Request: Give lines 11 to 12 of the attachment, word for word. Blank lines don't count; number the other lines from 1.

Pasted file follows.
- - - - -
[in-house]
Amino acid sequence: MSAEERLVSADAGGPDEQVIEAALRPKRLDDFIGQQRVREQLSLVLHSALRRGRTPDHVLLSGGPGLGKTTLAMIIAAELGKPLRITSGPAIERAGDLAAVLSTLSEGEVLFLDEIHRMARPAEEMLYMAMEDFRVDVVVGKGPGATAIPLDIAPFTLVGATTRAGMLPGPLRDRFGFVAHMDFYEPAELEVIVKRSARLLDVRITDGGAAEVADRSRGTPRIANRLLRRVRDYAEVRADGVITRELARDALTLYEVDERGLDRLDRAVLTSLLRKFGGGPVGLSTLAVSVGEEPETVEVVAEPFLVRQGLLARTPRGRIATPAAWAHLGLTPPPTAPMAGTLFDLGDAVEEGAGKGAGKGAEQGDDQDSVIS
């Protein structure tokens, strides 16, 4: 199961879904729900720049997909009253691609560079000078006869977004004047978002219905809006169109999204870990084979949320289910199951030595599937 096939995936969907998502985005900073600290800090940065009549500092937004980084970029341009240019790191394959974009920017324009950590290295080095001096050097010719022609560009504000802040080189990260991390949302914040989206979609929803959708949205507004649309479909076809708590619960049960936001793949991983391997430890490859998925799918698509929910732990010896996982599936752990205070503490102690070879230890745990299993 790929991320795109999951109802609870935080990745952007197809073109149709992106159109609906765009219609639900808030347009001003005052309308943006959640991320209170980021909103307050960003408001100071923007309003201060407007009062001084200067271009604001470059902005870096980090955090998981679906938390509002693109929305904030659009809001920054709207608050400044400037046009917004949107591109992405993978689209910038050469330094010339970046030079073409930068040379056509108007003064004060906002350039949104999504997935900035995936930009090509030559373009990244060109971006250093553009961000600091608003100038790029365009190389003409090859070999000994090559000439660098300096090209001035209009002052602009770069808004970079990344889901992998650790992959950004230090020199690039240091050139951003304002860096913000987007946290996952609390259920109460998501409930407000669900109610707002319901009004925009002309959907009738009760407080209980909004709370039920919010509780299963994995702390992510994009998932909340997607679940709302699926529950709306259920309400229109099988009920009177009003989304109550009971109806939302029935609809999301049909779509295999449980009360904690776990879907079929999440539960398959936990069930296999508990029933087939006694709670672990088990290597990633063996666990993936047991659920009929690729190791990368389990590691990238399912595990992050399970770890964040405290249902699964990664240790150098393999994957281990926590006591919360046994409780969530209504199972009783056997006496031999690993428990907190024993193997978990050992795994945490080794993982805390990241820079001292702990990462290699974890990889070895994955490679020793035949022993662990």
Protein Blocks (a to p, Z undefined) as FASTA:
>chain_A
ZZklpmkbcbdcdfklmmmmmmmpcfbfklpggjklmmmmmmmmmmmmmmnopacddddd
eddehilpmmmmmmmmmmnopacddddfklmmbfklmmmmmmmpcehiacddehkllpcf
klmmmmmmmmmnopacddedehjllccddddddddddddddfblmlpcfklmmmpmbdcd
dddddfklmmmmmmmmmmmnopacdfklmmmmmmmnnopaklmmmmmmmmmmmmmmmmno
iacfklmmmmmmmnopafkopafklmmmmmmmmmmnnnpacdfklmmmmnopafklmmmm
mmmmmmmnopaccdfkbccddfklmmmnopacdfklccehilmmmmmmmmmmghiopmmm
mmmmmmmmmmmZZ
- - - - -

mmmmmmmnopaccdfkbccddfklmmmnopacdfklccehilmmmmmmmmmmghiopmmm
mmmmmmmmmmmZZ